Using binary inspection (called “static analysis”), they were able to supplement results based on operation statistics (“dynamic analysis”). The team implemented a multitiered machine learning model to preserve long-term trends but also be able to react to new behavioural patterns. By using a copy-on-write policy, if a process started to exhibit ransomware behavior, they could kill it and restore all the copies. This system detected ransomware with a 96.9% success rate, but even the other 3.1% of cases still had the original content stored, so 100% of encrypted files were able to be restored. This is unheard of, in the world of signature based malware detection tools.

How will 2018 turn out to be?

Based on the the cybersecurity events that we saw in 2017, following are some of the trends to watch out for, in 2018. Though not intended to be a comprehensive overview, the following are some of key areas in cyber security, that will undoubtedly shape the security conversations in 2018.


Data privacy and data security have long been considered two separate missions with two separate and distinct objectives. But all that will change in 2018. With serious global regulations kicking into effect, especially in Europe, and with the regulatory responses to data breaches increasing, organizations will build new data management frameworks centered on controlling data – controlling who sees what data, in what state, and for what purpose. 2018 will prove that cybersecurity without privacy is a thing of the past.

Ransomware to continue to play

Ransomware will continue to represent the most dangerous threat to organizations and end-users. The number of new Ransomware families will continue to increase; authors will be more focused on mobile devices implementing new evasion techniques making these threats even more efficient and difficult to eradicate.

New ransom-as-a-service platforms will be available on the dark web making very easy to wannabe crooks to arrange their ransomware campaigns.

IoT, a privileged target of hackers

During 2017, botnets targeted over 122,000 IP cameras with DDoS attacks, and IoT attacks on wireless routers virtually shut down the internet for several hours in a day. Baby and pet monitors, medical devices, and dozens of other gadgets were hacked. Although we are a long way from securing the IoT, these incidents served as a wake-up call, and many organizations have added IoT security to their agendas and are talking seriously about securing it moving forward.

Critical infrastructure to include Social media too

Until recent past, Social media was only limited to being a fun way to communicate and stay up to date with friends, family and the latest viral videos. But along the way, as we started to also follow various influencers and use Facebook, Twitter and other platforms as curators for our news consumption, social media has become inextricably linked with how we experience and perceive our democracy.

The definition of critical infrastructure, previously limited to areas like power grids and sea ports, will likely expand to include internet social networks. While a downed social network will not prevent society from functioning, these websites have the ability to influence elections and shape public opinion generally, and also elections, thus making their security essential to preserving our democracy. And protecting them from cyberattacks, will become utmost necessary.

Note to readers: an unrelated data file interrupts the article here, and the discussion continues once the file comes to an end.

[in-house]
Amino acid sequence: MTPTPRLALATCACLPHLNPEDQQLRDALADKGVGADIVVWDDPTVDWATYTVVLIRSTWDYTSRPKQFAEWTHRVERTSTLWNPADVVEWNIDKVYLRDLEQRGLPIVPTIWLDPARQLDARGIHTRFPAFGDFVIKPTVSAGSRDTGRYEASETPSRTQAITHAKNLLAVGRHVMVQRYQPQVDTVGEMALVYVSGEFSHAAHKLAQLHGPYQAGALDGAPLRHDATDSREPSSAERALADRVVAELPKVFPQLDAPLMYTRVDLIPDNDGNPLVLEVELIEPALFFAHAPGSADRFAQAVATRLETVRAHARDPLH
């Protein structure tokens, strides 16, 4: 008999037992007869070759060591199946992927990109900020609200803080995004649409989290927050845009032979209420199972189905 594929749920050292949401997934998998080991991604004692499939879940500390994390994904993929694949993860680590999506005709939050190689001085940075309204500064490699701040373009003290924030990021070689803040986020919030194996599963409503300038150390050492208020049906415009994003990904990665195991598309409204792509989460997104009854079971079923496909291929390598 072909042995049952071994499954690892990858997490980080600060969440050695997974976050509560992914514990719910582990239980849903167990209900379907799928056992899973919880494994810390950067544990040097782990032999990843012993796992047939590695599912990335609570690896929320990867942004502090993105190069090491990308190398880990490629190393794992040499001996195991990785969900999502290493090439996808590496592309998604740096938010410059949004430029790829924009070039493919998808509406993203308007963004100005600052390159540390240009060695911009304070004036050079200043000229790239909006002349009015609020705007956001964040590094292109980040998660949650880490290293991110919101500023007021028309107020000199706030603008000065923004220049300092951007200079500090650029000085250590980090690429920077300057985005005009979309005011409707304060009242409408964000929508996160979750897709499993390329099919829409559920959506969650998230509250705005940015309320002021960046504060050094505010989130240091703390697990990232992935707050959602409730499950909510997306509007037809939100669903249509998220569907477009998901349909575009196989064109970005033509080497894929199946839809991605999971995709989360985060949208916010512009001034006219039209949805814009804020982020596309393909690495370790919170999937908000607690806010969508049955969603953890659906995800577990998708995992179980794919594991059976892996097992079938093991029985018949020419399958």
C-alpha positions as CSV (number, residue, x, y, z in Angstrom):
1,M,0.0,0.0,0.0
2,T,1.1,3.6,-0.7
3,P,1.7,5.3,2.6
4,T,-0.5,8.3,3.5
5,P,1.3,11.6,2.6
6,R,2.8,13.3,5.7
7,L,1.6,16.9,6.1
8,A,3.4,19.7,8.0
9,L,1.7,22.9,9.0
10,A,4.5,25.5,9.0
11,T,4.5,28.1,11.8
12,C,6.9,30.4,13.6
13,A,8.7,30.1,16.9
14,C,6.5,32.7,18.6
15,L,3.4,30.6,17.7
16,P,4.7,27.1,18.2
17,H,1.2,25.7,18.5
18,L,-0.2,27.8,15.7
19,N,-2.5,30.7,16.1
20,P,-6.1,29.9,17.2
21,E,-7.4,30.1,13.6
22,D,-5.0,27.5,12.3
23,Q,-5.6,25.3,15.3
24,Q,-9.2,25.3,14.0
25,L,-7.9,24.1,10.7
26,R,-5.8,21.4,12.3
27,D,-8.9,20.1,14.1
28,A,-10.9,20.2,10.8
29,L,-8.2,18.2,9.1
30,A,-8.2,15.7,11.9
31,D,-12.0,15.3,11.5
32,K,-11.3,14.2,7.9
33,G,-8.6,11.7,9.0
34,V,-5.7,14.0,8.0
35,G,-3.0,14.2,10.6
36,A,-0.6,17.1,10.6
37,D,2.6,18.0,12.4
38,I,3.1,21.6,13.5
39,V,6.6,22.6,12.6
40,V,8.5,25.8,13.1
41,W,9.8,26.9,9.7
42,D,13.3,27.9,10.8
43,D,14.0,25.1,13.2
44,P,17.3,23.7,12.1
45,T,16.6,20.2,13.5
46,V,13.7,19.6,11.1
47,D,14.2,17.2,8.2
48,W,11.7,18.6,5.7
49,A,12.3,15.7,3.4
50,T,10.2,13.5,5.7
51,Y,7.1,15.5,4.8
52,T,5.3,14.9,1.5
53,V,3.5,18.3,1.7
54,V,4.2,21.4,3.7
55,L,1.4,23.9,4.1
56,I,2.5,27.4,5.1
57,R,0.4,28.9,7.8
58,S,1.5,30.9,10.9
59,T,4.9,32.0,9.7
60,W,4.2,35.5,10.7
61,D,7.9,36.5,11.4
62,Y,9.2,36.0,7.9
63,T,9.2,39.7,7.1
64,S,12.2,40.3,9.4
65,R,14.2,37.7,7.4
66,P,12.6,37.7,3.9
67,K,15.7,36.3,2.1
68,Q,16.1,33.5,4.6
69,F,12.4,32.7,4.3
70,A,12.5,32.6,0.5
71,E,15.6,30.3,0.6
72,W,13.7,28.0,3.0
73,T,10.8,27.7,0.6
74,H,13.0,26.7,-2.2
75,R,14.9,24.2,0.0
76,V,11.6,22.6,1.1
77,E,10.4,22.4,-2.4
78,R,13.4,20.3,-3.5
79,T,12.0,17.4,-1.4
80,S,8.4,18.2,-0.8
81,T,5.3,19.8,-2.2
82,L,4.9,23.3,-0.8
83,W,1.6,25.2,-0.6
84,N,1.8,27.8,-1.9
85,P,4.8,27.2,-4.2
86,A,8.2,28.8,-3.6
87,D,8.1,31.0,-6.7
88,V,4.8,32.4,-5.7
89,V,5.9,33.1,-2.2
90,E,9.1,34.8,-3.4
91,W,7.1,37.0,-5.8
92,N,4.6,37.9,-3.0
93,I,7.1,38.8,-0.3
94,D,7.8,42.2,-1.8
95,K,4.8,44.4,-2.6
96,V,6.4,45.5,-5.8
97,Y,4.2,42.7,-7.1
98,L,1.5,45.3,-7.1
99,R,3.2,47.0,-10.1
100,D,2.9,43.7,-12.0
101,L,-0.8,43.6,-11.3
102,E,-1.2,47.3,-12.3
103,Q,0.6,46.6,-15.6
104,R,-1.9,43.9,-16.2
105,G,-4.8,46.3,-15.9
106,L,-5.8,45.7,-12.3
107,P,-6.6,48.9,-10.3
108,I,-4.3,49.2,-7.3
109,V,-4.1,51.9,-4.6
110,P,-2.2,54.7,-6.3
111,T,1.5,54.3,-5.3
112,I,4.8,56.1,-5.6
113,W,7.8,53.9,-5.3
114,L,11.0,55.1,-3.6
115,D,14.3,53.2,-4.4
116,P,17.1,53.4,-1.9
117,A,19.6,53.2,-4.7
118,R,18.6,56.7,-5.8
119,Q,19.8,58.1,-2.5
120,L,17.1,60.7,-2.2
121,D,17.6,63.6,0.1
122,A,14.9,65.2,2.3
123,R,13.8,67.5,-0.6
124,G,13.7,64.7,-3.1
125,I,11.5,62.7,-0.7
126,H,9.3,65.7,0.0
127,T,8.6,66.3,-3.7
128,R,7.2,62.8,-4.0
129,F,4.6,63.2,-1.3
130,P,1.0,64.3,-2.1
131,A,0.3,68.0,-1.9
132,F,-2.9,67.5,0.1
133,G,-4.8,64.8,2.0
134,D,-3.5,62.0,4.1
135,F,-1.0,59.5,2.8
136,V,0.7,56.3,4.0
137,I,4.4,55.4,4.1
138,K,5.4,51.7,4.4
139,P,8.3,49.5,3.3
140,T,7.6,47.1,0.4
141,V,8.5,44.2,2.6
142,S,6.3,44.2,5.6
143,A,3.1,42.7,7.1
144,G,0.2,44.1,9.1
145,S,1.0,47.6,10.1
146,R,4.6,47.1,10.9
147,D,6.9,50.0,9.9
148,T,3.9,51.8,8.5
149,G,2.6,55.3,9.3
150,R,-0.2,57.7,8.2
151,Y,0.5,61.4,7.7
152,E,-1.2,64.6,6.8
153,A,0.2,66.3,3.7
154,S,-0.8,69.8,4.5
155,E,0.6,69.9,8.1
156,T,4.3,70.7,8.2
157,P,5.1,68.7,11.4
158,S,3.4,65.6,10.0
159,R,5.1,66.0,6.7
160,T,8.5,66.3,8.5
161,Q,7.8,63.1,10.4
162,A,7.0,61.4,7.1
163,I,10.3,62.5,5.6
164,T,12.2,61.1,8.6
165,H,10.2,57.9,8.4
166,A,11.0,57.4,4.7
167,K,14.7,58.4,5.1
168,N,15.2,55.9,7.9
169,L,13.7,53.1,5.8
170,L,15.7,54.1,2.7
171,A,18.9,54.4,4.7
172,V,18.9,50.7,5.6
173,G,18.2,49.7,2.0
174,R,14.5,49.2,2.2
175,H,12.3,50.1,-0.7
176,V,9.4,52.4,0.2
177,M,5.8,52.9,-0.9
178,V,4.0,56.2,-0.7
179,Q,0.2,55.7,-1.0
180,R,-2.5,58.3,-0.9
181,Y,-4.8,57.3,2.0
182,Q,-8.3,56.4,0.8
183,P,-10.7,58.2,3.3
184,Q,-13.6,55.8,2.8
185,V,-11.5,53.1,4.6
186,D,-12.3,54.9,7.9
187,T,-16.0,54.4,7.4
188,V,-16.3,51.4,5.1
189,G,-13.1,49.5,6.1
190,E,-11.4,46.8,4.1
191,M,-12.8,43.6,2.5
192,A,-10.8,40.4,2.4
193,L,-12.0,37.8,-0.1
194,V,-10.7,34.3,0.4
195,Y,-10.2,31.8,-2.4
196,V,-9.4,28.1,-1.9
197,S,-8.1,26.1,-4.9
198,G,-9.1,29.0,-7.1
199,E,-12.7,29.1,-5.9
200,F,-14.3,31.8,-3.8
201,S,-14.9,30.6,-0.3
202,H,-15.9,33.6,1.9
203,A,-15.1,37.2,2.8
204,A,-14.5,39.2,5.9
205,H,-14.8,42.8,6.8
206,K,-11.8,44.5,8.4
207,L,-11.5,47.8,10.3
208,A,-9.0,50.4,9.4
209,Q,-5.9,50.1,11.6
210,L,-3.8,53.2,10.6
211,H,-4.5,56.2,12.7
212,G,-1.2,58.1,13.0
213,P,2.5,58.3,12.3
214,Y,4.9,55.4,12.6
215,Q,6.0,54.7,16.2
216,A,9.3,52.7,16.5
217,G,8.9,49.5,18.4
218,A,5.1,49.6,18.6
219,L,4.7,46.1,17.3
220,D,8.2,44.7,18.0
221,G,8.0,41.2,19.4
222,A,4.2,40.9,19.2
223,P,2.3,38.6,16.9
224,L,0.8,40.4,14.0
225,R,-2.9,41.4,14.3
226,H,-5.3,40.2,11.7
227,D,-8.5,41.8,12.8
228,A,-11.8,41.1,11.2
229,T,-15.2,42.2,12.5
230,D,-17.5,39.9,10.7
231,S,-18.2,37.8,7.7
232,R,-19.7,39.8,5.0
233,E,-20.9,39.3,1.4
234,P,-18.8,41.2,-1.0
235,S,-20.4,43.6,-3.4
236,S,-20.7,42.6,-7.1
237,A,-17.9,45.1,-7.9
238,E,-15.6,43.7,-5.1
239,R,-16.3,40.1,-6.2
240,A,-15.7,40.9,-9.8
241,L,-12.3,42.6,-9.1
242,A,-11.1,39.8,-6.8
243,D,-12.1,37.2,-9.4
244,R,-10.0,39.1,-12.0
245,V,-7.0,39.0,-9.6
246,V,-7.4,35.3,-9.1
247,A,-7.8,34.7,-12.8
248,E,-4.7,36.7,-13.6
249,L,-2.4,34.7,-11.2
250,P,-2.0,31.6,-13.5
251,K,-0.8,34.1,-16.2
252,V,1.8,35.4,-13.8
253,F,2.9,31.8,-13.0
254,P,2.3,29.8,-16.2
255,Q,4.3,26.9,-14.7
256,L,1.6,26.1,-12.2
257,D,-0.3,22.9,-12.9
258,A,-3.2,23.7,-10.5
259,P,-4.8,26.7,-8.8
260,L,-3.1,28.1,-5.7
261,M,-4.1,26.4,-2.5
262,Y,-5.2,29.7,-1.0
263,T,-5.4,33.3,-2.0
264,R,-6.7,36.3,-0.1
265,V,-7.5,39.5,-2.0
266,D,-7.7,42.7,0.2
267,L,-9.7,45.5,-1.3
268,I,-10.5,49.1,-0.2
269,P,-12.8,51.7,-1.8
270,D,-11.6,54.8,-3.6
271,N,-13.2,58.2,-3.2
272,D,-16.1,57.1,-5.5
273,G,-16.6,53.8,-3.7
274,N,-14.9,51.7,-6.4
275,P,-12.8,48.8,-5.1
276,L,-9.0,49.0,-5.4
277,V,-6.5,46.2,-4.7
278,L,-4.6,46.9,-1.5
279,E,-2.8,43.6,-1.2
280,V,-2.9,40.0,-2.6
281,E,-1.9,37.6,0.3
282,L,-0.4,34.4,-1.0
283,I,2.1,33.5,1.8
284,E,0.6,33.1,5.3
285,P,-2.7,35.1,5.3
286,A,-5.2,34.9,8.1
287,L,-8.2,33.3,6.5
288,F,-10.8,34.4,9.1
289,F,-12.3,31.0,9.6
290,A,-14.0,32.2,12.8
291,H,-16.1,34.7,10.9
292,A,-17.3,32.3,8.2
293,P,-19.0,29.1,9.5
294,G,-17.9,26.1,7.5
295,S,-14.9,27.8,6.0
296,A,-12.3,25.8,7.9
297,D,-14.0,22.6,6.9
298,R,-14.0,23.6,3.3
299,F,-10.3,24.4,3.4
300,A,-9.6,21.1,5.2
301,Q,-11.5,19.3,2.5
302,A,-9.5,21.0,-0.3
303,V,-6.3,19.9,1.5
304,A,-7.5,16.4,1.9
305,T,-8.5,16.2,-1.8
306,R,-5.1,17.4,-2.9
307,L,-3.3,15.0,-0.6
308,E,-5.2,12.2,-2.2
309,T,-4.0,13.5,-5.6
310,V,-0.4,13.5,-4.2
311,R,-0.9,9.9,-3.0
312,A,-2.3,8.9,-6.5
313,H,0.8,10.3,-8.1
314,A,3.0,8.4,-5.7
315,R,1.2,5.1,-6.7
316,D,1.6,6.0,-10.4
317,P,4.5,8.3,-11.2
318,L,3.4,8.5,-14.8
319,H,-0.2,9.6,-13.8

Standardised hacking techniques

In 2018, more threat actors will adopt plain-vanilla tool sets, designed to remove any tell-tale signs of their attacks. As mentioned earlier, this can also be attributed to the NSA and CIA toolkits now made available to rookies, thanks to Shadow Brokers.

For example, we will see backdoors sport fewer features and become more modular, creating smaller system footprints and making attribution, more difficult than ever.

And so, as accurate attribution becomes more challenging, the door is opened for even more ambitious cyberattacks and influence campaigns from both nation-states and cybercriminals alike.

Crypto currencies

The rapid and sustained increase in the value of some cryptocurrencies will push crooks in intensifying the fraudulent activities against virtual currency scheme.

Cyber criminals will continue to use malware to steal funds from victims’ computers or to deploy hidden mining tools on machines.

Another perspective is – Cryptocurrencies, including Bitcoin, Ethereum, Litecoin and Monero, maintain total market capital of over $1 billion, which makes them a more appealing target for hackers as their market value increases. Several hacks against Ethereum have temporarily dropped its value in the past few years. So, there are chances that, in 2018, a major hack against one of these cryptocurrencies will damage public confidence.

Artificial Intelligence as a double-edged sword

Across the board, more criminals will use AI and machine learning to conduct their crimes. Ransomware will be automatic – bank theft will be conducted by organized gangs using machine learning to conduct their attacks in more intelligent ways. Smaller groups of criminals will be able to cause greater damage by using these new technologies to breach companies and steal data.